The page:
In the U.S., the Federal Bureau of Investigation (FBI) has a DNA database called the Combined DNA Index System (CODIS) that currently contains over 14 million DNA profiles. This database has a disproportionately high number of profiles of black men, because black Americans are arrested five times as much as white Americans. You don’t even have to be convicted of a crime for law enforcement to take and store your DNA; you simply have to have been arrested as a suspect.

Bradley Malin, co-director of the Center for Genetic Privacy and Identity in Community Settings at Vanderbilt University, tells IEEE that there are many issues that can arise from this database largely being composed of DNA profiles taken from people of color.

“I wouldn’t say that they are only collecting information on minorities, but when you have a skew towards the collection of information from these communities, when you solve a crime or you think you have solved a crime, then it is going to be a disproportionate number of people from the minority groups that are going to end up being implicated,” Malin says. “It’s a non-random collection of data, as an artifact, so that’s a problem. There’s clearly skew with respect to the information that they have.”

Some of the DNA in the FBI’s database is now being collected by immigration agencies that are collecting samples from undocumented immigrants at the border. Not only are we collecting a disproportionate amount of DNA from black Americans who have been arrested, we’re collecting it from immigrants who are detained while trying to come to America. Malin says this further skews the database and could cause serious problems.

“If you combine the information you’re getting on immigrant populations coming into the United States with information that the FBI already holds on minority populations, who’s being left out here? You’ve got big holes in terms of a lack of white, caucasian people within this country,” Malin says. “In the event that you have people who are suspected of a crime, the databases are going to be all about the immigrant, black, and Hispanic populations.”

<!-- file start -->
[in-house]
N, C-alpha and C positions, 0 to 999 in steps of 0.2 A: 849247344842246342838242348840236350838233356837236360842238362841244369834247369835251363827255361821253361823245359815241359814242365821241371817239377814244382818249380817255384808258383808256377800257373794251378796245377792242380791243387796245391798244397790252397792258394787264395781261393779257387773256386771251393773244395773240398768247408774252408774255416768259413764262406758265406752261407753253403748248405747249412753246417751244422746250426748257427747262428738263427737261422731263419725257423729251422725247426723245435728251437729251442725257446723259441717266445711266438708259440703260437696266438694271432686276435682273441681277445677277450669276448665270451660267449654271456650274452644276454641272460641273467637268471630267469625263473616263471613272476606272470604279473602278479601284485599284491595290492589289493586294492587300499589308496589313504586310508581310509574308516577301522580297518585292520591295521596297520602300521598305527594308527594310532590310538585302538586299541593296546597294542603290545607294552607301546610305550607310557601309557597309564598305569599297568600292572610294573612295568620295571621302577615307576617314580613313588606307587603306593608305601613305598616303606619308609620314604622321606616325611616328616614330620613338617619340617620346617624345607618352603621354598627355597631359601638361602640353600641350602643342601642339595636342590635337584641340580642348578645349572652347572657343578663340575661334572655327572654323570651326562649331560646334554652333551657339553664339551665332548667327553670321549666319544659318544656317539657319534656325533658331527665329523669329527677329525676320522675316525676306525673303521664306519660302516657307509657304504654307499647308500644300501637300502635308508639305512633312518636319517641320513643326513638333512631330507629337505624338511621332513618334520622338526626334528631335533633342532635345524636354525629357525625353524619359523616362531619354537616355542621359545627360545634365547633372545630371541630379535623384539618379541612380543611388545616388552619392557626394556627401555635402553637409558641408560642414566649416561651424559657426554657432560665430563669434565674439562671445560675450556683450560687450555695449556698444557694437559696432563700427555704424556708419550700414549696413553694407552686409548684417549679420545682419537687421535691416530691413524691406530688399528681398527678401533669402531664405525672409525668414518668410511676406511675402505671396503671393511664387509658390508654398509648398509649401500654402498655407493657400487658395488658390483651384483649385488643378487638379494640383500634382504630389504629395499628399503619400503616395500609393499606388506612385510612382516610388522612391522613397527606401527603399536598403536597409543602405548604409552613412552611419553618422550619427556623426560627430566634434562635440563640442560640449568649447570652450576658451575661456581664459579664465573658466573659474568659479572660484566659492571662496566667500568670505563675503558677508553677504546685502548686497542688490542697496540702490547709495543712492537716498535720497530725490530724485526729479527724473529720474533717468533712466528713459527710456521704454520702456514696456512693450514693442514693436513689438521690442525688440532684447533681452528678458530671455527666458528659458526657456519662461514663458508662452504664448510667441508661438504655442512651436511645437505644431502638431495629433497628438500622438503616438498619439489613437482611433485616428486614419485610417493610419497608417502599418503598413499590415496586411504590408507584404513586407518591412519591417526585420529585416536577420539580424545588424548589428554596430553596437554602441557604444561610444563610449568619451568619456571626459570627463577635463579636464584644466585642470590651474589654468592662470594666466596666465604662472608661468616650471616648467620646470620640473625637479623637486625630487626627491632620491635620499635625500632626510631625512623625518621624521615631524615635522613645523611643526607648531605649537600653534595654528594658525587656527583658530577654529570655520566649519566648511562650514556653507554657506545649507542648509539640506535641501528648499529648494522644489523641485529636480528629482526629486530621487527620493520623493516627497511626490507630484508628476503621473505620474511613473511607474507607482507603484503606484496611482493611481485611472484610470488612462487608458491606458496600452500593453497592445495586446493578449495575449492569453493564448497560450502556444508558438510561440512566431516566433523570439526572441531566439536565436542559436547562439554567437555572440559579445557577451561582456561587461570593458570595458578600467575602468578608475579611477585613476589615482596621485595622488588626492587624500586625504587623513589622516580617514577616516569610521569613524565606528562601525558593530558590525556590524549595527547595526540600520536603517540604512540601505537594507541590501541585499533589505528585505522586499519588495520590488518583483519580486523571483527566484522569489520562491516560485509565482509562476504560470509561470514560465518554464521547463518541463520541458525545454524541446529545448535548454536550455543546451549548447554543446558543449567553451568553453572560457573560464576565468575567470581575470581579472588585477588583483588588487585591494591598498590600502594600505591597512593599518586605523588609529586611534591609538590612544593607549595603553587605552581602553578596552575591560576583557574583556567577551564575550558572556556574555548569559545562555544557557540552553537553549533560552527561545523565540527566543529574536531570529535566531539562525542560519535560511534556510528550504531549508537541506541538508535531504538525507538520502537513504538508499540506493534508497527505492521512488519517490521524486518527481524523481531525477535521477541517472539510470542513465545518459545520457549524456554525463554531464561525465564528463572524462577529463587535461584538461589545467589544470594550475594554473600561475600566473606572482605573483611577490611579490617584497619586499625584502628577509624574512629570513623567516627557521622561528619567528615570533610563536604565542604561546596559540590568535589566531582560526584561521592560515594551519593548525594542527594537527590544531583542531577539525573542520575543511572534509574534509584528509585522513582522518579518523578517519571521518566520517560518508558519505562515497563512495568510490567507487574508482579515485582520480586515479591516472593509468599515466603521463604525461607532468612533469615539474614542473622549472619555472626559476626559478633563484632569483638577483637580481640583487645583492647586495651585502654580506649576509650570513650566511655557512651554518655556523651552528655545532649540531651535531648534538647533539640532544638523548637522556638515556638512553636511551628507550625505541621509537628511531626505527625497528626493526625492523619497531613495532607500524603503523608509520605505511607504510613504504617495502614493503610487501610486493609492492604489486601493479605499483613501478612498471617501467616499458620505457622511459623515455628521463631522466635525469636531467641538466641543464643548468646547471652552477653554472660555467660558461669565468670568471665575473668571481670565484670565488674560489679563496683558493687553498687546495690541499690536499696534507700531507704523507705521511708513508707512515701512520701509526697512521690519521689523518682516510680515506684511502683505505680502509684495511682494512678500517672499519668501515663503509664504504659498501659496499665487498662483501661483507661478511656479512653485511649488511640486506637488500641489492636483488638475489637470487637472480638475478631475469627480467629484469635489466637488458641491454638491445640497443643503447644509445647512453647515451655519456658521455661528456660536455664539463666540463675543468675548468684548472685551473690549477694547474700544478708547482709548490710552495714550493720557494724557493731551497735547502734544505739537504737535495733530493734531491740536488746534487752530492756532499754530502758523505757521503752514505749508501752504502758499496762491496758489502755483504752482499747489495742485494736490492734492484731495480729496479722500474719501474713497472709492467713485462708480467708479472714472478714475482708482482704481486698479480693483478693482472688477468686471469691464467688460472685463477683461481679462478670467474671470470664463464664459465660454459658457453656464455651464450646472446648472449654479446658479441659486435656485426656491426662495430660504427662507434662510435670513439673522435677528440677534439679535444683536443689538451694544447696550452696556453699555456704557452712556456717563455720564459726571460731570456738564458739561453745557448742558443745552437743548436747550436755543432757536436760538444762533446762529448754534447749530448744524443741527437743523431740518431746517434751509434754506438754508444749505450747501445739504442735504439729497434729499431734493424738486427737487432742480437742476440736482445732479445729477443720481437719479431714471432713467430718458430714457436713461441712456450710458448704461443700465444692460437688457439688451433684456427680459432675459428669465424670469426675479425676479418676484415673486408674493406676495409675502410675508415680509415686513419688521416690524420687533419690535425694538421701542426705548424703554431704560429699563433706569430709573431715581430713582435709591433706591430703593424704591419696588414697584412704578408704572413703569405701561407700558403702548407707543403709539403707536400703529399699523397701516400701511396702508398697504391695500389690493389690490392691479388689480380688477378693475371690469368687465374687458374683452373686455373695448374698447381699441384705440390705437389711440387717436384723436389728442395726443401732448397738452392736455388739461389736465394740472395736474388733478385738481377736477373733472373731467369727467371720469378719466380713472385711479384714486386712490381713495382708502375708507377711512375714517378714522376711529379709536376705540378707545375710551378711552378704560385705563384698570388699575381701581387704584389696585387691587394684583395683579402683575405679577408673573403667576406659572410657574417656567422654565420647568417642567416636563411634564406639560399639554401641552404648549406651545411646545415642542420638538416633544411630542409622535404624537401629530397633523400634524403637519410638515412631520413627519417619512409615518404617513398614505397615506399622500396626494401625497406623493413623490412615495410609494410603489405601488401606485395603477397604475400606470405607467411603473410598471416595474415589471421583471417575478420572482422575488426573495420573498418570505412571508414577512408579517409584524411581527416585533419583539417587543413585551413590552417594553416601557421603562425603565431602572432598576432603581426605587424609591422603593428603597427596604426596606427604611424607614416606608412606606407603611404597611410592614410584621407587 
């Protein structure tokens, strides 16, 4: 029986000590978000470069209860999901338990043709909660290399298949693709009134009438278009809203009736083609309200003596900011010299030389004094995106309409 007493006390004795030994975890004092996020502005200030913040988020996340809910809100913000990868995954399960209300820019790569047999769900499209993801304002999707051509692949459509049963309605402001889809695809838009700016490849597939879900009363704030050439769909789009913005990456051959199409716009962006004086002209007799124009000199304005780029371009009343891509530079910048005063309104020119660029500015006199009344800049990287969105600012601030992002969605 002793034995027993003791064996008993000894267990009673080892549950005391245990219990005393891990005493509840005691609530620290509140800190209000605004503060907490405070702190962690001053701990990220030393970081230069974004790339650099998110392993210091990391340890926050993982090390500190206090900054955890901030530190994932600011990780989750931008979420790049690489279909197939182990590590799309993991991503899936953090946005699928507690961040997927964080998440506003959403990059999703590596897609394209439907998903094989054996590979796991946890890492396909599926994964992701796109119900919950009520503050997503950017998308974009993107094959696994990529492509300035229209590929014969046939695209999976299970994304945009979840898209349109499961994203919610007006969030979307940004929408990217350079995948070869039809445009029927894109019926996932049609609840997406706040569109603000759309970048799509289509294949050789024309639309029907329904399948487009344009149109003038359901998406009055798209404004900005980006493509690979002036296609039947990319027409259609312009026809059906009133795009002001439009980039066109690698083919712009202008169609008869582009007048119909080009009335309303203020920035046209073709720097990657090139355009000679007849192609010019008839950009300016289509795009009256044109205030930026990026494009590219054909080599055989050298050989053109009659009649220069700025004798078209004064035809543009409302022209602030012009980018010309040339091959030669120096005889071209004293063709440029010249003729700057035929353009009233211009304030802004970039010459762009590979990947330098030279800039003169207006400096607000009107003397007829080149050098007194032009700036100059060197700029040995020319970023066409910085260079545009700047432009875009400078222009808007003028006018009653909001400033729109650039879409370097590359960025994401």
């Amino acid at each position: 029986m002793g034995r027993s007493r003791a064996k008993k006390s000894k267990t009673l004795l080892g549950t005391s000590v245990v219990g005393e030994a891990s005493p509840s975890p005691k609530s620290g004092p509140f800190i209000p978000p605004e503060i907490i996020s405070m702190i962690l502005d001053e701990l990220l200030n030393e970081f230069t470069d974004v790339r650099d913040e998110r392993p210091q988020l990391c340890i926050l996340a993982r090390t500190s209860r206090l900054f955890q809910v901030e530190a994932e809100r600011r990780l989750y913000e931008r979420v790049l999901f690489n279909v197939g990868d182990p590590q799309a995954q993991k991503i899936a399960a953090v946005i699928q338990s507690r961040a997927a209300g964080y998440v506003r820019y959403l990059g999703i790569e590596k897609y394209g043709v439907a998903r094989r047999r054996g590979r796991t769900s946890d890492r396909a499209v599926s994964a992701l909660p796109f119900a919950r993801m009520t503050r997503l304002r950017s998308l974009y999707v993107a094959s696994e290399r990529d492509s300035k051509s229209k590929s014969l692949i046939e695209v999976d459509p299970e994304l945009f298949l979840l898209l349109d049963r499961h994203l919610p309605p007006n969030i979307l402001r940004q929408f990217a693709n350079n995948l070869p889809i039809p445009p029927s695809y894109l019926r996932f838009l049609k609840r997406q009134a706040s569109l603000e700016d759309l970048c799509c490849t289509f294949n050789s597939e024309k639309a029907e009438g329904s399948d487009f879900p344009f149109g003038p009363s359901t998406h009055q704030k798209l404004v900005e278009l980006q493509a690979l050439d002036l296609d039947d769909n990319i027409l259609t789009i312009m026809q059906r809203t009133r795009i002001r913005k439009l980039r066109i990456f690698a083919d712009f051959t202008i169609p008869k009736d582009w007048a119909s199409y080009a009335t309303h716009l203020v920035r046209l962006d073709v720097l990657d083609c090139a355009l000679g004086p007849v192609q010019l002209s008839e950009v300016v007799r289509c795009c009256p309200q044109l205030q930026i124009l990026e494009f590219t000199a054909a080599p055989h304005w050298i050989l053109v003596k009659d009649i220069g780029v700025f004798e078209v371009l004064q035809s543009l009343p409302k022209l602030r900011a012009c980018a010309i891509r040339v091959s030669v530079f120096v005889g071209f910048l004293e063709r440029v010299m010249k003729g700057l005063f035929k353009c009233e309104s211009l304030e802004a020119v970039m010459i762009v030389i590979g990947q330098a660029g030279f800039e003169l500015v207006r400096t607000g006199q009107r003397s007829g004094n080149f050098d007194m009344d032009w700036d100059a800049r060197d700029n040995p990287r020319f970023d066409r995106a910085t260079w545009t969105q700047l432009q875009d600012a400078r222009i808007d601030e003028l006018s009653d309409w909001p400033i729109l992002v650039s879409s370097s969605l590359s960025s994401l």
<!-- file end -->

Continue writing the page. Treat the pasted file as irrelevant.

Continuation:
Malin says immigration agencies are often separating families based on DNA because they will say someone is not part of a family if their DNA doesn’t match. That can mean people who have been adopted or live with a family will be separated from them.

Aside from the clear threat to privacy these databases represent, one of the problems with them is that they can contain contaminated samples, or samples can become contaminated, which can lead law enforcement to make wrongful arrests. Another problem is law enforcement can end up collecting DNA that is a near match to DNA contained in the database and end up harassing people they believe to be related to a criminal in order to find their suspect. Malin says there’s also no guarantee that these DNA samples will not end up being used in controversial ways we have yet to even consider.

“One of the problems you run into is scope creep,” Malin says. “Just because the way the law is currently architected says that it shouldn’t be used for other purposes doesn’t mean that that won’t happen in the future.”

As for China, a report that was published by the Australian Strategic Policy Institute in mid-June claims that China is operating the “world’s largest police-run DNA database” as part of its powerful surveillance state. Chinese authorities have collected DNA samples from possibly as many as 70 million men since 2017, and the total database is believed to contain as many as 140 million profiles. The country hopes to collect DNA from all of its male citizens, as it argues men are most likely to commit crimes.